# Bugzilla Reward System

The Dlang bot has been updated to track Bugzilla issues
that have been fixed. It went live for testing on the 2nd of July. Each GitHub user who fixes a bug via a merged pull request is awarded a number of points depending on the severity of the issue. The current results can always be seen on the contributor stats page. This blog post covers all of the details regarding the implementation, rules, and prizes of the reward system.

## Raison d’être

I want to start by saying that the motivation of this system is not to start a fierce competition between contributors to fix as many issues as possible. The primary reasons: we see this as a means for the D Language Foundation to reward committed contributors and to channel their efforts towards more important bugs. If, as a side effect, the system motivates people to fix more bugs, that’s great! We won’t complain.

There are some negative side effects that are possible with any sort of gamification system, and we’ll be keeping an eye out for them. We think we have one of the best online communities out there. Our members are generally friendly and helpful, and we don’t want to do anything that causes tension or proves negatively disruptive. We think this will be a fun way to reward our contributors, but we will pull the plug if it proves otherwise.

## Scoring system

The scoring is designed to reward contributors based on the importance of the issues they fix, rather than the total number fixed. As such, issues are awarded points based on severity:

• enhancement: 10
• trivial: 10
• minor: 15
• normal: 20
• major: 50
• critical/blocker: 75
• regression: 100

Of course, the severity of an issue does not necessarily reflect the complexity of the solution. There might be regressions that are trivial to solve, and enhancements that require an extremely complicated fix. The message that we are trying to send is that complexity is secondary to need. That is why regressions are given top priority and critical/blocker/major issues aren’t far behind.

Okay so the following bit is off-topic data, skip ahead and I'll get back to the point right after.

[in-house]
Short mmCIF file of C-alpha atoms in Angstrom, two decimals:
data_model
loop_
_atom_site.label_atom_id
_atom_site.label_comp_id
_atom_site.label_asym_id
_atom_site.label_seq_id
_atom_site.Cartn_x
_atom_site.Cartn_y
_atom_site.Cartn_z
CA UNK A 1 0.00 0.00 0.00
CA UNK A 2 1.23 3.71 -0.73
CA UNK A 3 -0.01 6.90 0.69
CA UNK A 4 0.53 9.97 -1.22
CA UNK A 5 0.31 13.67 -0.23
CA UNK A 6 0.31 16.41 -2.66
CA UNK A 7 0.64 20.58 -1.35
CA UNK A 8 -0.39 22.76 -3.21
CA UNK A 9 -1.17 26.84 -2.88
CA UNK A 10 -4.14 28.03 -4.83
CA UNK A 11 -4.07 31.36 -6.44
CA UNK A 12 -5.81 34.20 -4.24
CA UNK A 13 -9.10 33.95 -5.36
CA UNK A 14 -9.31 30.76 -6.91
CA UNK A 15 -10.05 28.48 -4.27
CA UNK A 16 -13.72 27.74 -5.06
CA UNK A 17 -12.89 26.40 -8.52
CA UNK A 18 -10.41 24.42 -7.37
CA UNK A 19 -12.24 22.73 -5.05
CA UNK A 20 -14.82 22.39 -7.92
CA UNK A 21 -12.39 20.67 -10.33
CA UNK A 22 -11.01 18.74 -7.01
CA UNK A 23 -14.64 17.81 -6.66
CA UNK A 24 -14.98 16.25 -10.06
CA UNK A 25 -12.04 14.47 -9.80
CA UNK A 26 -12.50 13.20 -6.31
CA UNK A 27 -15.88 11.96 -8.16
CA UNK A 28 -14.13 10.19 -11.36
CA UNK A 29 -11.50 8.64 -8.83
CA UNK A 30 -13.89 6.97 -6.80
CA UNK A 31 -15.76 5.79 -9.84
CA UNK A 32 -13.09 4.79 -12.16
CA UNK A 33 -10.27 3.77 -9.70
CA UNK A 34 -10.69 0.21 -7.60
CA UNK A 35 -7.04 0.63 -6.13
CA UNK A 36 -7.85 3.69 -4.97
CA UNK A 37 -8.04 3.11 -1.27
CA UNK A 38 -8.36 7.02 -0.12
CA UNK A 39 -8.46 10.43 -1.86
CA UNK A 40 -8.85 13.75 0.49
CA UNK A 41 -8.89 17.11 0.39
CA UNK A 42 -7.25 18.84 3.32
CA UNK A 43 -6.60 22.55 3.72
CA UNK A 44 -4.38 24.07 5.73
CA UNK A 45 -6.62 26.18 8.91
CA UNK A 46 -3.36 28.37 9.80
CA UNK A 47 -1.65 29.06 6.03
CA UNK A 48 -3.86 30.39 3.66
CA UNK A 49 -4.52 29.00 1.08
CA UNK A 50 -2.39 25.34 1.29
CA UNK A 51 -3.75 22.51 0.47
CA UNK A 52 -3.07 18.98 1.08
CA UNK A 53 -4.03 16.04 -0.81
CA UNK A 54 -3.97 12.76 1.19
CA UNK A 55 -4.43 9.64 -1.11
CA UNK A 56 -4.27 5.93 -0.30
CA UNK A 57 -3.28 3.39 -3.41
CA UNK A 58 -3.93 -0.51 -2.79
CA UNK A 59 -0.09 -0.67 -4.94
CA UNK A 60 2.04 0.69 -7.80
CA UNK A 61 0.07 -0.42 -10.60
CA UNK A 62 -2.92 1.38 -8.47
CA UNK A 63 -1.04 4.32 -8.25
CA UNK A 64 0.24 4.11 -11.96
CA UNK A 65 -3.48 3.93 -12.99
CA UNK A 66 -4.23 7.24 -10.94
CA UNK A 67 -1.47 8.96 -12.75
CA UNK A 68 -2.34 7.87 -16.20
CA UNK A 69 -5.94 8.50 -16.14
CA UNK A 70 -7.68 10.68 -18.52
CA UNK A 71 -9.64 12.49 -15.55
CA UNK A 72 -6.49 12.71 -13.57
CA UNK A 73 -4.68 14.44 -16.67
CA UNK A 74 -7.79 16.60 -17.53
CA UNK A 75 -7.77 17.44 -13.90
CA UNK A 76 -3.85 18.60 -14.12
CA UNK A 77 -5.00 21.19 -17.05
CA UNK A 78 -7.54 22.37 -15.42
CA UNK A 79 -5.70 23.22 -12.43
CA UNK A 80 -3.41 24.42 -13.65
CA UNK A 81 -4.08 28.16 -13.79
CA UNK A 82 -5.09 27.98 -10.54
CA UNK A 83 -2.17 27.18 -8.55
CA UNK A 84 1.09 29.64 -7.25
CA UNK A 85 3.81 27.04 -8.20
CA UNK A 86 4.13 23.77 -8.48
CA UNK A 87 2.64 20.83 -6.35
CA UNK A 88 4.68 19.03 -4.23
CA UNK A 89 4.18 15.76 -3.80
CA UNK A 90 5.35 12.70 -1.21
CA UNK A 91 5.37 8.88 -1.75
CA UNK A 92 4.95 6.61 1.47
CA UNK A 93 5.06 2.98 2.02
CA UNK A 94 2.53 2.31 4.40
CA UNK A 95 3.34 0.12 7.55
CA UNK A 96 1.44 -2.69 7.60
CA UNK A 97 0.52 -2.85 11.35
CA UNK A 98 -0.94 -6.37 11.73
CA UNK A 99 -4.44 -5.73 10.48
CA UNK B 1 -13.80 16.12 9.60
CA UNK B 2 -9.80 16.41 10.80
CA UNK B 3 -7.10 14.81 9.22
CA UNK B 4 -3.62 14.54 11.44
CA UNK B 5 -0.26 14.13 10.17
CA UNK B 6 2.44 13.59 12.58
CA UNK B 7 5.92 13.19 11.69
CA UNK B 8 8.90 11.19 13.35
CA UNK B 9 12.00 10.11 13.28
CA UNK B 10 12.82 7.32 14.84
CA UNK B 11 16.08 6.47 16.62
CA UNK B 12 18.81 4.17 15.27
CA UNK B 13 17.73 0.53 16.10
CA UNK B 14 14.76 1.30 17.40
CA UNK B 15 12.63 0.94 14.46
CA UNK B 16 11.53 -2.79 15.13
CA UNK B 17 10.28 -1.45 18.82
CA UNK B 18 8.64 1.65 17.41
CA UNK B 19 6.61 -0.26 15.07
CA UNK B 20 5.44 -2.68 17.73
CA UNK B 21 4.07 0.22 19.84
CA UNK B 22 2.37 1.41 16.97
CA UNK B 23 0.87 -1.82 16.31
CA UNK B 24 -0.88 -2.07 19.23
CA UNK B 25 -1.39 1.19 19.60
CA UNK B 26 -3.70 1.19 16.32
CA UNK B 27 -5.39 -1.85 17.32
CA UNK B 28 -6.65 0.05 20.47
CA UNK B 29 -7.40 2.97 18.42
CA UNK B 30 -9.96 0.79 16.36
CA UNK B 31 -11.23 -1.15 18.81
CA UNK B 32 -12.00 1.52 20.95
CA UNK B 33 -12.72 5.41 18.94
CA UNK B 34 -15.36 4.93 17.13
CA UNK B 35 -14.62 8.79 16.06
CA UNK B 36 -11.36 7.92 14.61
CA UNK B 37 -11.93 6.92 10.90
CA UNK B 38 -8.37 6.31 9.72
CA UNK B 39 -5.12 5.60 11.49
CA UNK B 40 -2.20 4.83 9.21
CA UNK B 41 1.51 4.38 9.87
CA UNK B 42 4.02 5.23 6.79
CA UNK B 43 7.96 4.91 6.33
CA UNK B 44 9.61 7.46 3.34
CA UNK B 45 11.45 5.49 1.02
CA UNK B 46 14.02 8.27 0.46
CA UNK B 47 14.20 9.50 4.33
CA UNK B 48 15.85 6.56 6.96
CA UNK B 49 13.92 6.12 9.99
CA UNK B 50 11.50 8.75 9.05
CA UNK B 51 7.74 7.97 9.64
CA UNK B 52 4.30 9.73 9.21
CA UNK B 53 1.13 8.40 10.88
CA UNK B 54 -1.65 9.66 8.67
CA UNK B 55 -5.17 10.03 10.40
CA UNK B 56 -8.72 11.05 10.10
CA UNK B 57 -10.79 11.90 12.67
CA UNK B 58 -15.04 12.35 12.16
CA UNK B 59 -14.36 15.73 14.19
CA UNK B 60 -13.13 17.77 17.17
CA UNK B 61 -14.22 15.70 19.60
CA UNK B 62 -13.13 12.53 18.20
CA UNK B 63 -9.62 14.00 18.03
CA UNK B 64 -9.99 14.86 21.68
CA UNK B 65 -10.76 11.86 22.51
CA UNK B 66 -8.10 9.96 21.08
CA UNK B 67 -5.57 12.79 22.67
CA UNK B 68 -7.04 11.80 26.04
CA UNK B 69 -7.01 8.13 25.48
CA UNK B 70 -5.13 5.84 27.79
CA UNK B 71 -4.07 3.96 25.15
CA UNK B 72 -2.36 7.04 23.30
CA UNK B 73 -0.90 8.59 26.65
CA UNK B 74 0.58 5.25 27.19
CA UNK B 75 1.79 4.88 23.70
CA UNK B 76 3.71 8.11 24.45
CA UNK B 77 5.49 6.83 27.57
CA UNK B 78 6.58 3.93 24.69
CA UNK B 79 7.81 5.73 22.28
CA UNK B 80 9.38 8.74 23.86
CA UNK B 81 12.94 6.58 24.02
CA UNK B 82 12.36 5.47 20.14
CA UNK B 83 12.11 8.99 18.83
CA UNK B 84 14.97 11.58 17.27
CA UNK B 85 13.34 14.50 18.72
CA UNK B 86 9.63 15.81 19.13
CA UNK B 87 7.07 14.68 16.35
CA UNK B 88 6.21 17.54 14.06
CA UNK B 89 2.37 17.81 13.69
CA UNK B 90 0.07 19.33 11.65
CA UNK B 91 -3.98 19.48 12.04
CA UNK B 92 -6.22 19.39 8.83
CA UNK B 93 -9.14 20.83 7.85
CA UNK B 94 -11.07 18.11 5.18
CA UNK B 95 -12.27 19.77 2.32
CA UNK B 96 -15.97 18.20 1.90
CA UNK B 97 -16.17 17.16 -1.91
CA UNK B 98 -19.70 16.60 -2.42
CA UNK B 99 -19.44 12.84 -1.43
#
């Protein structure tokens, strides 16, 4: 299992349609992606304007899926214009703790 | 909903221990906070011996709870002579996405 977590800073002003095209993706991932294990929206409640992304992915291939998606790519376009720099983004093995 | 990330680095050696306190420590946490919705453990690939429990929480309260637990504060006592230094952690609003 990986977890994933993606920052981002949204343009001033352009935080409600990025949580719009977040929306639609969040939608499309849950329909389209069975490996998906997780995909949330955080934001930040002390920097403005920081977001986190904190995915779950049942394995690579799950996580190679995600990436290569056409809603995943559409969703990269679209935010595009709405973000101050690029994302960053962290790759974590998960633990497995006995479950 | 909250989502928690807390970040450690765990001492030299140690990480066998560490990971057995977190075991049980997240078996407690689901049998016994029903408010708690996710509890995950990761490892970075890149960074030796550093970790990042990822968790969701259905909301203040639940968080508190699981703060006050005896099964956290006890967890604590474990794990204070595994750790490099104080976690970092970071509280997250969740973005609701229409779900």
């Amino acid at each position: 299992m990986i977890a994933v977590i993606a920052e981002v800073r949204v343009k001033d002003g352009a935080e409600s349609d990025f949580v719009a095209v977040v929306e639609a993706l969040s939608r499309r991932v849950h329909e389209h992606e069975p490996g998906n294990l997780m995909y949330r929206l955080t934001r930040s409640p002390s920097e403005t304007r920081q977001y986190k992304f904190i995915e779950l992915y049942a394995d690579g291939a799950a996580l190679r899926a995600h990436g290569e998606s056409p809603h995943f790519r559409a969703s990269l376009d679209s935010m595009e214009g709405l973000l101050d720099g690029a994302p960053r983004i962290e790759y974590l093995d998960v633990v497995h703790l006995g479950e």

## Rules

The following rules will guide how points are awarded from the initial launch of the reward system. They are not set in stone and are open to revision over time.

Rule #1: The severity of an issue will be decided by the reviewers of a proposed patch.

Severity levels are not always accurately set when issues are first reported and may not have been updated since. The reviewer of a pull request that closes a Bugzilla issue will evaluate the issue’s severity level and may change it if he or she determines it is inaccurate. I will moderate any disagreements that may arise about severity levels.

Rule #2: A PR fixing a bug may not be merged by the same person that proposed the patch.

This is already an unwritten rule that applies to the DLang repositories, so it should not surprise anyone.

Rule #3: Anyone who adopts an orphaned PR that fixes a bug may be awarded its associated points.

To avoid any authorship conflicts, it is best if the adopter contacts the original author to ask if it is okay to adopt the PR. Rule #3 will apply if there is no response or if the response is affirmative. Otherwise, no points will be awarded.

Rule #4: Only one person may receive points per fixed issue.

This rule is specifically designed for reverted PRs. Imagine that a PR that presumably fixes an issue is merged and the author gets points for it. Later on, it is decided that the fix is incorrect and the PR is reverted. If someone else proposes the correct fix, the points will be subtracted from the original contributor and awarded to the new author. Hopefully, this will motivate the original contributor to propose the correct fix after the reversion.

Rule #5: Incomplete fixes still get points.